You have to love how both sides are making the lockout into some sort of battle of good and evil. Every time you turn around there’s some sort of hyper-dramatic talk about the other side, like they just started discussing euthanasia for puppies or how to steal from children. And today we’ve got an extra nice one from Mo Evans, a players’ rep for the union. From Hoopsworld.com:
“If we were to agree to their deal, it would be the worst collective bargaining agreement in sports history,” Evans told HOOPSWORLD. “We would be a laughing stock. What they proposed to us says nothing about a partnership. We want nothing more than to grow the game and reward these great fans that have shown support for us and the NBA, but their proposal doesn’t reflect that partnership at all. They proposed rollbacks, salary freezes and things that don’t promote any player growth or security. It was such a terrible system.”
via NBA Saturday: Players Won’t Back Down – Basketball News & NBA Rumors –.
Just so we’re clear on this: players will still be paid millions of dollars to play the game of basketball. I’m not trying to oversimplify this. I understand that this is about market value and their strength as the driving source of the league’s income. I am aware of the years, the literal years they spend devoted to getting themselves in a position to play at this level and to remain there. I’m aware of the pain of recovering from injury, the exhaustion, the intensity, the physical toll. I recognize that they are paid what they are worth in our society, and I don’t dispute the price being fair. But let’s not act like the owners are sending them to a coal mine. In the absolute worst case scenario, the average player only makes a couple million dollars.
The owners are taking an unnecessarily hard line. The owners are fabricating stories of how player salaries are the driving force behind losses when they’re actually not. The owners are sinking their own ship to justify building a new one. The owners are not “right” in this argument. But it’s just a business agreement between two extremely well-compensated sides. If the owners win, there’s no big change to the world, nor if the players stay strong. But depriving the fans of the game they love? That affects actual people in a meaningful way. But you won’t hear much of that during this process. Both sides are too busy painting the other as a force of darkness.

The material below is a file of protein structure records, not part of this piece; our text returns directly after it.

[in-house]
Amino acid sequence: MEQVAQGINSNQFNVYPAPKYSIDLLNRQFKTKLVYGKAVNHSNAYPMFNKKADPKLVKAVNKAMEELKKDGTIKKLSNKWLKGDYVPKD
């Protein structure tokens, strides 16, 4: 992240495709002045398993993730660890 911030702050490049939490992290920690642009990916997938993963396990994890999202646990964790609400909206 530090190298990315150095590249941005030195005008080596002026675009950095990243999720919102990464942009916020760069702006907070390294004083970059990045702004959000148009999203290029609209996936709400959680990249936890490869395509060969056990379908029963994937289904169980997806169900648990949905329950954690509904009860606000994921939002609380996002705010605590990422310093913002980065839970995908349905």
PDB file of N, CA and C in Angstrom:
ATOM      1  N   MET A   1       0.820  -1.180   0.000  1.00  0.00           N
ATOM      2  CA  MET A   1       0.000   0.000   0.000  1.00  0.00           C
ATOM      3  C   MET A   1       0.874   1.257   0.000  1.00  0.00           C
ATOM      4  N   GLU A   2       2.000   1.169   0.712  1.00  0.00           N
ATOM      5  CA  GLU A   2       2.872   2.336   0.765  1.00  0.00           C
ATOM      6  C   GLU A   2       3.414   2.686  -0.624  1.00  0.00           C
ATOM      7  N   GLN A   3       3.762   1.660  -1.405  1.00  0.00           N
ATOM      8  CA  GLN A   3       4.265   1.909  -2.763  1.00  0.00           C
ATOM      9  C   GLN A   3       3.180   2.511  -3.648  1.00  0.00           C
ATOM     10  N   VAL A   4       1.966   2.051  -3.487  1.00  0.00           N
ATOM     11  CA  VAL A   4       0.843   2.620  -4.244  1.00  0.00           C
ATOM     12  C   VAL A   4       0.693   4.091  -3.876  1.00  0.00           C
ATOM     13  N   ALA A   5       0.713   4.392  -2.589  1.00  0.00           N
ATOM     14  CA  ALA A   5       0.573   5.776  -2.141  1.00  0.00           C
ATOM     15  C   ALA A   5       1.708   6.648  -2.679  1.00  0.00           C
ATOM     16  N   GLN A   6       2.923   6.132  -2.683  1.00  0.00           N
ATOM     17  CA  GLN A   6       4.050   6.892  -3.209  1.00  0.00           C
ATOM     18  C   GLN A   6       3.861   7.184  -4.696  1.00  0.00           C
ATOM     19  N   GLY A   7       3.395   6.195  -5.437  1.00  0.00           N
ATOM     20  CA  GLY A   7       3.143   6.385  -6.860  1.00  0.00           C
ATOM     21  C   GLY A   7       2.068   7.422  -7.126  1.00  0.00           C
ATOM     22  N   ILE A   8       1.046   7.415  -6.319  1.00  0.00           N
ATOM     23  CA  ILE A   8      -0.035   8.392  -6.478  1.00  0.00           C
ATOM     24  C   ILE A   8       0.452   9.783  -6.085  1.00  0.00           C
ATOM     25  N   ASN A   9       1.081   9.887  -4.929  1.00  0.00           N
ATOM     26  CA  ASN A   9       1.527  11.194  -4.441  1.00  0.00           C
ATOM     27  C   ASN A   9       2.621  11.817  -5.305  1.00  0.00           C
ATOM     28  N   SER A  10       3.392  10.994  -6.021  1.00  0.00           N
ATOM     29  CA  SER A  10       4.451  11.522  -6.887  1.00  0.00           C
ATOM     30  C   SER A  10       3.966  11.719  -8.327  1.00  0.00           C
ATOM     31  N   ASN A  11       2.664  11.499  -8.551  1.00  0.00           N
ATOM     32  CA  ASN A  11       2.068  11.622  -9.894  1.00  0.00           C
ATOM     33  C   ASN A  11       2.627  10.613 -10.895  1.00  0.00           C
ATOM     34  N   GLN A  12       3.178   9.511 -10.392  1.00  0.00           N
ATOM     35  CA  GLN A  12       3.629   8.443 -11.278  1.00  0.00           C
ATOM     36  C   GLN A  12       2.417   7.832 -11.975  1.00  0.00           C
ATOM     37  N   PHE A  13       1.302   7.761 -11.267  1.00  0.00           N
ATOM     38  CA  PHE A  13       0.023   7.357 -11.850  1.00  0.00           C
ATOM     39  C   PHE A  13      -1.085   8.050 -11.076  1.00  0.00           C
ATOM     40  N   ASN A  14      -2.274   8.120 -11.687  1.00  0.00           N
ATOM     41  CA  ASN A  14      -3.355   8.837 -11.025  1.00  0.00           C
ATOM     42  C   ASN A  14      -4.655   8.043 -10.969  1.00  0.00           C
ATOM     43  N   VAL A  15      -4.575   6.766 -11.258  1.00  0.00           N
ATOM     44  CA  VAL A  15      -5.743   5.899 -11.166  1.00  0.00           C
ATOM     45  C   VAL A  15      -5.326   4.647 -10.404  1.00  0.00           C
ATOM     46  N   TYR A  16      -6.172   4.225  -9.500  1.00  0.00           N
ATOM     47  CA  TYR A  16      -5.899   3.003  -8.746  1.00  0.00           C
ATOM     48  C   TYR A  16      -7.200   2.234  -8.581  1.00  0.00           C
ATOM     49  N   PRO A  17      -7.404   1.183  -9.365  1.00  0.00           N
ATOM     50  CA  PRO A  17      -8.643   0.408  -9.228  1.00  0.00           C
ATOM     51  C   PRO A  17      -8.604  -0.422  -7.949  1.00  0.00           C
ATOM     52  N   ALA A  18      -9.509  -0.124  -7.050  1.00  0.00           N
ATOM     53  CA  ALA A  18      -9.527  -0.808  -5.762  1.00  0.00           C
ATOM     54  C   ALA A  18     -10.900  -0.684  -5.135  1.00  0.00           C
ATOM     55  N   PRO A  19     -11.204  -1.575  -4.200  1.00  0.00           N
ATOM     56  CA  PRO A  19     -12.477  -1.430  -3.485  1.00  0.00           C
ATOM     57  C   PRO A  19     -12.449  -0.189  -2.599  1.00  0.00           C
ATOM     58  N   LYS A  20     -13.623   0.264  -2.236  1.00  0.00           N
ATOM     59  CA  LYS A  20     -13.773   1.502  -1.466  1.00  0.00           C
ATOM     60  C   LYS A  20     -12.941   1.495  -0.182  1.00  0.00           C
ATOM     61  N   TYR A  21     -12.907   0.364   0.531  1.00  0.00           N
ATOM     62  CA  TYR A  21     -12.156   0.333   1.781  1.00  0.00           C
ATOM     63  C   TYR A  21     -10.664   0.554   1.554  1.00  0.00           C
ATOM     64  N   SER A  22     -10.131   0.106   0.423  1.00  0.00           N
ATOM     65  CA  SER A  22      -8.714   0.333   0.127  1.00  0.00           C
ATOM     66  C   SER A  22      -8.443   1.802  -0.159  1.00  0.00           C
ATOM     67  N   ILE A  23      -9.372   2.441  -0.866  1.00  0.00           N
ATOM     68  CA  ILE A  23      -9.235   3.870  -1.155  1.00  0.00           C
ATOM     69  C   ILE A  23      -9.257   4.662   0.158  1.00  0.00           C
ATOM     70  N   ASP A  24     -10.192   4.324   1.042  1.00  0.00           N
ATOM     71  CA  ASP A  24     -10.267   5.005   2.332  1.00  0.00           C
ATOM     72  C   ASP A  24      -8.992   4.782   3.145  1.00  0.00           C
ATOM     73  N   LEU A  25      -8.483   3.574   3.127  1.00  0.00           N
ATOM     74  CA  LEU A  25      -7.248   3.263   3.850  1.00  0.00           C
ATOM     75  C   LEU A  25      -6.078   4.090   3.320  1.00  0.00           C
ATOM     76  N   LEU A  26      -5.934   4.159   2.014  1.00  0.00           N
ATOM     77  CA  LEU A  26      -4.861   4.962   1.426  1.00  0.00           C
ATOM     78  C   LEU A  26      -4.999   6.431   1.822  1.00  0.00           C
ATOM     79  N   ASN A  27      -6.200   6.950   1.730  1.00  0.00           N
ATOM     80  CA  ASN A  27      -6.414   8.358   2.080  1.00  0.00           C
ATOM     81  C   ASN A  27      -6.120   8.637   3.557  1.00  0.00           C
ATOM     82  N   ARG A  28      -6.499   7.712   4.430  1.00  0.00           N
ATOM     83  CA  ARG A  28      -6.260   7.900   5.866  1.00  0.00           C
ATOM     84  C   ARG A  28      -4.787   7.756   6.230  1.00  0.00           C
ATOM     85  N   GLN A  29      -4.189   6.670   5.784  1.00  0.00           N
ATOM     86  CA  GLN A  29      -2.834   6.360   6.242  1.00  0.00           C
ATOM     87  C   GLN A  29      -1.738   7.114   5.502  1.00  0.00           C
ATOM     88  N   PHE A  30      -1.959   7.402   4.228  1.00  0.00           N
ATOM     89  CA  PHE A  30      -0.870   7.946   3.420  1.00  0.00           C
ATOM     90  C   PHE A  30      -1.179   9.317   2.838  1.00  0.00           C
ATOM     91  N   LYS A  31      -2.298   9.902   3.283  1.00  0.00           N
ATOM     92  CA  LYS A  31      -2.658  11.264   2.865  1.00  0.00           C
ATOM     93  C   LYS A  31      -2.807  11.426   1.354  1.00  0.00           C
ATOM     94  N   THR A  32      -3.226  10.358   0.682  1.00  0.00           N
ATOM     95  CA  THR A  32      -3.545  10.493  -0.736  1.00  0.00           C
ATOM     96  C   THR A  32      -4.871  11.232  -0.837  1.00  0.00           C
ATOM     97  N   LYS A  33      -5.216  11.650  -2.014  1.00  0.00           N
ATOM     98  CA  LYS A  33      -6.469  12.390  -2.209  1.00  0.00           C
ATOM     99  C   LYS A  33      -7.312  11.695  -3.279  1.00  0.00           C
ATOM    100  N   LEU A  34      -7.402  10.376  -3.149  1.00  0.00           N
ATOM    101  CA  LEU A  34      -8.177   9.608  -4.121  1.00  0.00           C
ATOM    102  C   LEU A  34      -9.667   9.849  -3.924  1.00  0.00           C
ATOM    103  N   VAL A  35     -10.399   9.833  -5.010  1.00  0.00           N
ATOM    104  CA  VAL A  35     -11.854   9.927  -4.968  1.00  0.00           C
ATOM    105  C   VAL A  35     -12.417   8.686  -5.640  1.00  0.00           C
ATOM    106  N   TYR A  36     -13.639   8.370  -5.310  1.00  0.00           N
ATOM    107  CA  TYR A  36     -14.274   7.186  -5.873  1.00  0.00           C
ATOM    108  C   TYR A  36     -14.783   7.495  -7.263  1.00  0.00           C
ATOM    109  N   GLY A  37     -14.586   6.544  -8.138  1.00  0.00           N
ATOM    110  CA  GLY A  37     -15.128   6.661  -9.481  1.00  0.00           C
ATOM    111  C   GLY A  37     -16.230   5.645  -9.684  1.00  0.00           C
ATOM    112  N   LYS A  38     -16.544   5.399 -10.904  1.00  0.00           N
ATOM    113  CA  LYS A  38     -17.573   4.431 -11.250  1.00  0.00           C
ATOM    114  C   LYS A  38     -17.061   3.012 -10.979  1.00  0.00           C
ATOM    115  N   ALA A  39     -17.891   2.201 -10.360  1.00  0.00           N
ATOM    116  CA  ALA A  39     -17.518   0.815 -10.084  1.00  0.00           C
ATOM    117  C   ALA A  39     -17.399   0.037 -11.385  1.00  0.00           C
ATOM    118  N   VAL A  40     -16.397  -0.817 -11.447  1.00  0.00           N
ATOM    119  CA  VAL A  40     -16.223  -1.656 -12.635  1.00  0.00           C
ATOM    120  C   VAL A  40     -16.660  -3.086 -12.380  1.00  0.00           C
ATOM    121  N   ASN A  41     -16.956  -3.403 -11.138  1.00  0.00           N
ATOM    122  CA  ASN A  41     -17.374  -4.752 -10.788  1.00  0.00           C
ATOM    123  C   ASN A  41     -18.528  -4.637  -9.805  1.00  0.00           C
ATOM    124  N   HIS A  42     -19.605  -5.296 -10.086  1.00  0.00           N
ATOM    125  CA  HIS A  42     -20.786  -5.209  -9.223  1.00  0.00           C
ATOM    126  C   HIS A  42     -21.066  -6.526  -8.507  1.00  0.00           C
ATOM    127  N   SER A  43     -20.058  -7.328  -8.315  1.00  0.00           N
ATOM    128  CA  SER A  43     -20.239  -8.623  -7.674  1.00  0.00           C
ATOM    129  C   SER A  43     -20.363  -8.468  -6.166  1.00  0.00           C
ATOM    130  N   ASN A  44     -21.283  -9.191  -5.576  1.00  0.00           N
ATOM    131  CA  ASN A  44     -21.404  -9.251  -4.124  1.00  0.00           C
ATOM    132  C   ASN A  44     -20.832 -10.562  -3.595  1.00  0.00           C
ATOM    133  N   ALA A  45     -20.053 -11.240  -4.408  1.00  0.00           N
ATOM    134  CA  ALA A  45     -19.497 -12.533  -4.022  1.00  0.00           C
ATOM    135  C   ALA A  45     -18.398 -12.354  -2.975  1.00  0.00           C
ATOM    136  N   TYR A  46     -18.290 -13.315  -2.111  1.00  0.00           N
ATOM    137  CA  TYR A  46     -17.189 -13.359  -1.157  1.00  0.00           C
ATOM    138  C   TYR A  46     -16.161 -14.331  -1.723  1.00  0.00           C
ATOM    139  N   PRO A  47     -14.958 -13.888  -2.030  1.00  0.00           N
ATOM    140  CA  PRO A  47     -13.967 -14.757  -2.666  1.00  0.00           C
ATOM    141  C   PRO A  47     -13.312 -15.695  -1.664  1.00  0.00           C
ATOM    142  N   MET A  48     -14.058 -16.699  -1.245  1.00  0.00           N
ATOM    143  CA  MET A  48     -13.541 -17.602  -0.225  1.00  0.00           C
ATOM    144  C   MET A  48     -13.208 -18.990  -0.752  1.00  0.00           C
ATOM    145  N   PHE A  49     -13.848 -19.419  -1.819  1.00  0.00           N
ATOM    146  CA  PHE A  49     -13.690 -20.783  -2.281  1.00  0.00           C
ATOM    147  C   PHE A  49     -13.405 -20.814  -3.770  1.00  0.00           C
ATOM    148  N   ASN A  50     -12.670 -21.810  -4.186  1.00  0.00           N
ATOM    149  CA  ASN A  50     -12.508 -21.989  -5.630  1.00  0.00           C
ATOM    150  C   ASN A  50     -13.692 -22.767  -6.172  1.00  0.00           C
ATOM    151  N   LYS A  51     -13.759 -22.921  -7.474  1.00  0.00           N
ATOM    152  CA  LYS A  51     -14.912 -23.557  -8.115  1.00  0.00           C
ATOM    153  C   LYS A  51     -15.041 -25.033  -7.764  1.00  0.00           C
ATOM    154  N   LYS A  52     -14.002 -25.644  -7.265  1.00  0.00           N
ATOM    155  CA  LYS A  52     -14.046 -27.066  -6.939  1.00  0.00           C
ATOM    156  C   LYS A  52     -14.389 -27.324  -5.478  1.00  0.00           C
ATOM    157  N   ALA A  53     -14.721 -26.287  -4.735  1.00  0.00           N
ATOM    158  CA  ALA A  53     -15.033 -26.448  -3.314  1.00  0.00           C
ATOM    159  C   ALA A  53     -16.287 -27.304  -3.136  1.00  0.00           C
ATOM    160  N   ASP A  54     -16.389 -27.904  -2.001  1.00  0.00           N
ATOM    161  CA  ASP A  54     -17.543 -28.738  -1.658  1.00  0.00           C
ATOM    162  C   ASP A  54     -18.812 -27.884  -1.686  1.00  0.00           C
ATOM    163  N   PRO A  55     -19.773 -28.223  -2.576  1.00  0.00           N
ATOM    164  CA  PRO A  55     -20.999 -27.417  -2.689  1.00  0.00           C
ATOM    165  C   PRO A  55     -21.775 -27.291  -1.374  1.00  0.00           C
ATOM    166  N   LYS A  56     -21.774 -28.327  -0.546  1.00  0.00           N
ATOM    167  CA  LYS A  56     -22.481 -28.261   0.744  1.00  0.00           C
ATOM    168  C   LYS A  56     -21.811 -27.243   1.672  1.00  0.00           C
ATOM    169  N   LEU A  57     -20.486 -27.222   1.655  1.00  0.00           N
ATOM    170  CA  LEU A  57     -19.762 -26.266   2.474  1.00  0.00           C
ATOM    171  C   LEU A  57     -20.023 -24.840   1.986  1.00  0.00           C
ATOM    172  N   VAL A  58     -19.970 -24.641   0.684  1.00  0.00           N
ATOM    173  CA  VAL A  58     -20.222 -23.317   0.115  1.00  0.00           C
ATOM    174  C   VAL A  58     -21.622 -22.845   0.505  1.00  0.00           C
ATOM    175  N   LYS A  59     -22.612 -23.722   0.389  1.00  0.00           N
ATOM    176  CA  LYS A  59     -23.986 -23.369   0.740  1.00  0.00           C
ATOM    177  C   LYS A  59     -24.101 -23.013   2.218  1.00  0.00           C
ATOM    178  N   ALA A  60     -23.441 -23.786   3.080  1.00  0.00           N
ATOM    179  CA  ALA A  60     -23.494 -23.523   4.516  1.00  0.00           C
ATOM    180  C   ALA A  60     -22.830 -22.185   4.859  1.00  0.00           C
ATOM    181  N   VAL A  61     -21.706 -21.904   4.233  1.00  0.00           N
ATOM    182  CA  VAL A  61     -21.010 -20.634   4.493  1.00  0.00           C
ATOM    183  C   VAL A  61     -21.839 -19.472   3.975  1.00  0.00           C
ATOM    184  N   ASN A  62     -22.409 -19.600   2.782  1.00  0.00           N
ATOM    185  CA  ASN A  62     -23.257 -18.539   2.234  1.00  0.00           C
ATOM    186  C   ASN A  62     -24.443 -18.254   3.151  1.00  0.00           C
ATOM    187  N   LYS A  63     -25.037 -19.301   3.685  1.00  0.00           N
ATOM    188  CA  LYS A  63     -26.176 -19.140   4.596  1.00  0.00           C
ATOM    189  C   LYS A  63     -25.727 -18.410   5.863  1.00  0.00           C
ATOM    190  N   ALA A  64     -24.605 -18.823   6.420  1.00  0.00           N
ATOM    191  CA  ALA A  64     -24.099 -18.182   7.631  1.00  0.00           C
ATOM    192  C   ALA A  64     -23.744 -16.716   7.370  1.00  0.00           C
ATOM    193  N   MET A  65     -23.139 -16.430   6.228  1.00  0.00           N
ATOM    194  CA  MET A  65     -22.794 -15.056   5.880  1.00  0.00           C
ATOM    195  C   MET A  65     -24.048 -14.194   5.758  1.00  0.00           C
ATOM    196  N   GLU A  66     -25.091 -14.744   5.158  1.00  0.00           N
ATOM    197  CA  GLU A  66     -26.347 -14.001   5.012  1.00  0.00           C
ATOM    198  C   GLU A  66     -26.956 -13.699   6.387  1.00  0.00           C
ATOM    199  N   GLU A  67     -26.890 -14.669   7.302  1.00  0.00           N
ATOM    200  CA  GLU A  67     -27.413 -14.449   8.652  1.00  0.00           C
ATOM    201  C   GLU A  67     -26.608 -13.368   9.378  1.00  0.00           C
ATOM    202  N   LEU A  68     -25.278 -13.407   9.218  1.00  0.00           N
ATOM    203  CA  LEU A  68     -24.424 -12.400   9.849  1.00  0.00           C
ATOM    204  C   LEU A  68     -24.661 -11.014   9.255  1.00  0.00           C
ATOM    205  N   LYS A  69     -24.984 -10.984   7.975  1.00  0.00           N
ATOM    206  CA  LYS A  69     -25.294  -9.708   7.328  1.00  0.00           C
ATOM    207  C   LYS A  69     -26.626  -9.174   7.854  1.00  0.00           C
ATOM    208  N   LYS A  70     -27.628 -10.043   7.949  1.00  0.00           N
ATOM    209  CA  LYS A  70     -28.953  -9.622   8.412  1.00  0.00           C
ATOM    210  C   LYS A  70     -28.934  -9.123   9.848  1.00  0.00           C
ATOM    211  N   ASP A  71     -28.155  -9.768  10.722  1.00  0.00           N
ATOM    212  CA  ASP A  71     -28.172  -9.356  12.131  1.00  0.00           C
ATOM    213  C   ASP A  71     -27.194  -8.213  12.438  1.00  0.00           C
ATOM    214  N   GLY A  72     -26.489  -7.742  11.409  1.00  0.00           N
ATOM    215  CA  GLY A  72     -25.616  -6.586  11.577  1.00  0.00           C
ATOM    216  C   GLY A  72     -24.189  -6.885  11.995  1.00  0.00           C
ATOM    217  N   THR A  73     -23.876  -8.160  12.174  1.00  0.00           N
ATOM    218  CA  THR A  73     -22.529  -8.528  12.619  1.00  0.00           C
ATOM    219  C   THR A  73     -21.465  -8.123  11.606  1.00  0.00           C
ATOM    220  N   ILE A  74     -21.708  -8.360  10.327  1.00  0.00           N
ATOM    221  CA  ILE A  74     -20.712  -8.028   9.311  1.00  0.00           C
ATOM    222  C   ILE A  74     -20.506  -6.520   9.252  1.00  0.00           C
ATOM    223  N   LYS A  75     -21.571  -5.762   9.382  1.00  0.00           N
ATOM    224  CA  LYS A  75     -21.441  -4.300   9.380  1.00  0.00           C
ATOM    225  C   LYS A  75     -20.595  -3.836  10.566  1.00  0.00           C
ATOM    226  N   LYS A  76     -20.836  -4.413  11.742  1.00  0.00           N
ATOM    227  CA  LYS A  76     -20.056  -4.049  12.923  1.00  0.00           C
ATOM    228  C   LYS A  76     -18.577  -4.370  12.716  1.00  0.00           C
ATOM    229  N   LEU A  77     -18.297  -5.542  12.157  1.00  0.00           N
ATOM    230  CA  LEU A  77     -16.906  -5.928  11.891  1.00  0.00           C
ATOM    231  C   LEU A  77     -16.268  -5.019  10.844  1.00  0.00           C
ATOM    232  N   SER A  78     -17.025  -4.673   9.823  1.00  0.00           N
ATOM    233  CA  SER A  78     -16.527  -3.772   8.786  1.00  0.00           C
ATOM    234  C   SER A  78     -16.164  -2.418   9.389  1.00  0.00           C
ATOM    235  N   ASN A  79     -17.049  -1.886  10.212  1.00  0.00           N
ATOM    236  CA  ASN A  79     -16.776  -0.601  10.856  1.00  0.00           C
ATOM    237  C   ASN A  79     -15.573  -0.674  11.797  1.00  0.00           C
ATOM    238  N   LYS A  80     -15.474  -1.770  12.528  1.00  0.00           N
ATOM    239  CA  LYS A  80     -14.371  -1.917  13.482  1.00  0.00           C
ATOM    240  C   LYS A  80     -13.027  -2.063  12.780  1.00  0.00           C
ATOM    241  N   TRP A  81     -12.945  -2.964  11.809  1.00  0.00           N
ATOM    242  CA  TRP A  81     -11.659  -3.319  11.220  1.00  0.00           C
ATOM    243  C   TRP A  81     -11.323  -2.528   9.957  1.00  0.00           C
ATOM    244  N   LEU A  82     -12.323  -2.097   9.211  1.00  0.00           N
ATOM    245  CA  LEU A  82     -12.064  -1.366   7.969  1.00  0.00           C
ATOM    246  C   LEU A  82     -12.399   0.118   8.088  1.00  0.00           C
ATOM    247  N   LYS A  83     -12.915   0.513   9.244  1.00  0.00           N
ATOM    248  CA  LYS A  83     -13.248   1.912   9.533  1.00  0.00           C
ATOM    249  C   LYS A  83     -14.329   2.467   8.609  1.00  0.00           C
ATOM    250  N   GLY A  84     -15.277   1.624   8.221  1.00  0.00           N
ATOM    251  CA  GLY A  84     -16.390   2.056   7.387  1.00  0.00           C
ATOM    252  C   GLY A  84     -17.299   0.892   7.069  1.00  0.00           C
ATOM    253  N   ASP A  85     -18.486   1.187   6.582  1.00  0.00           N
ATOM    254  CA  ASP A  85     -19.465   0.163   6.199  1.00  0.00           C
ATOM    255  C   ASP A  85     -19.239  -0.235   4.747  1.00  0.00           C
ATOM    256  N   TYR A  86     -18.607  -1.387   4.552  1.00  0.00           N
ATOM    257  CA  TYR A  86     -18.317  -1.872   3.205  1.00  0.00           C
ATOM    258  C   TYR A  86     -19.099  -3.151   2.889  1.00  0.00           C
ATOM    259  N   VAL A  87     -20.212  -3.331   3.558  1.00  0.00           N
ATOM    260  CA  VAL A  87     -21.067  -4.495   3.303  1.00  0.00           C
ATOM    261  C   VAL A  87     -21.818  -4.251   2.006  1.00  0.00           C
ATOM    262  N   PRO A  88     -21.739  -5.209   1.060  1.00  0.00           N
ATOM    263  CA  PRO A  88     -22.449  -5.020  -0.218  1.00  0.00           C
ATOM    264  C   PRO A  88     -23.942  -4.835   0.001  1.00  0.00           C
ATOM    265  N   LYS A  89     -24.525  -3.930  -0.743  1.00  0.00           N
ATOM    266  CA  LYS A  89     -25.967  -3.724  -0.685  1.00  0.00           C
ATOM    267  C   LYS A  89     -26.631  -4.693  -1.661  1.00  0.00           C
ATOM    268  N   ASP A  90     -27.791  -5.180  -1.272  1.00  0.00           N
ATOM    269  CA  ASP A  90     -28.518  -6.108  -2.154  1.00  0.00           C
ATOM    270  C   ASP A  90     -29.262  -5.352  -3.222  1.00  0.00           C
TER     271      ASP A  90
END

Former Magic player Keith Appling was arrested in May.
Former Magic player Keith Appling was arrested in June.
Former Magic player Keith Appling was arrested in August.
Robert Allen of the Detroit Free Press:
Former Michigan State basketball player Keith Appling was arrested after a traffic stop Sunday, his third arrest since May, Detroit police said.
Appling, 24, was pulled over at about 9 p.m. on the city’s east side after driving away from a traffic stop, and a gun was found in a bag on the side of the road, according to an Associated Press report.
Bismack Biyombo might have left Toronto, but he didn’t escape jokes about his age from the Raptors.
Biyombo – according to official records, which have been disputed – turned 24 yesterday.
Unofficially? Kyle Lowry:
The FIBA Hall of Fame (not to be confused with the Basketball Hall of Fame, which is not to be confused with the NBA Hall of Fame, which doesn’t exist) enshrined Hakeem Olajuwon and David Stern in its 2016 class.
Olajuwon won a gold medal with Team USA in the 1996 Olympics. A Nigeria native, he has helped promote basketball in Africa.
After growing the sport’s popularity stateside, Stern pushed to globalize basketball as NBA commissioner.
The full list of 2016 inductees:
Panagiotis Fasoulas (Greece)
Hakeem Olajuwon (Nigeria/USA)
Manuel Raga (Mexico)
Juan Antonio San Epifanio (Spain)
Michele Timms (Australia)
Jorge Canavesi (Argentina)
David J. Stern (USA)
The over-riding objective of the Hall of Fame is to reflect the history of the sport.
The honour may be awarded posthumously.
The key conditions for induction to the FIBA Hall of Fame are:
• Outstanding achievement at the international level from a personal effort or initiative
• Having contributed to the performances of players, technical officials, coaches, and administrators or to the global development of basketball.
Olajuwon and Stern seem to fit the bill.
Now, if only there were a Hall of Fame that appropriately recognized NBA achievements.
Blake Griffin reportedly doesn’t want to leave Los Angeles when his contract is up next summer. This is a guy who has done stand up, is executive producer of a television show, and is generally loving the perks of living in Los Angeles.
Still, the dream lives on in Oklahoma City that he will come in and be the next star there and pair with Russell Westbrook.
Griffin was back in his native Oklahoma for alumni weekend with the OU basketball team, and he heard the sales pitch.
Griffin blows this off, just like he is going to try to blow off the dozens and dozens of reporters who will ask him about his summer plans during the season.
But he has to know the recruiting pitches are coming all season, especially when he visits OKC.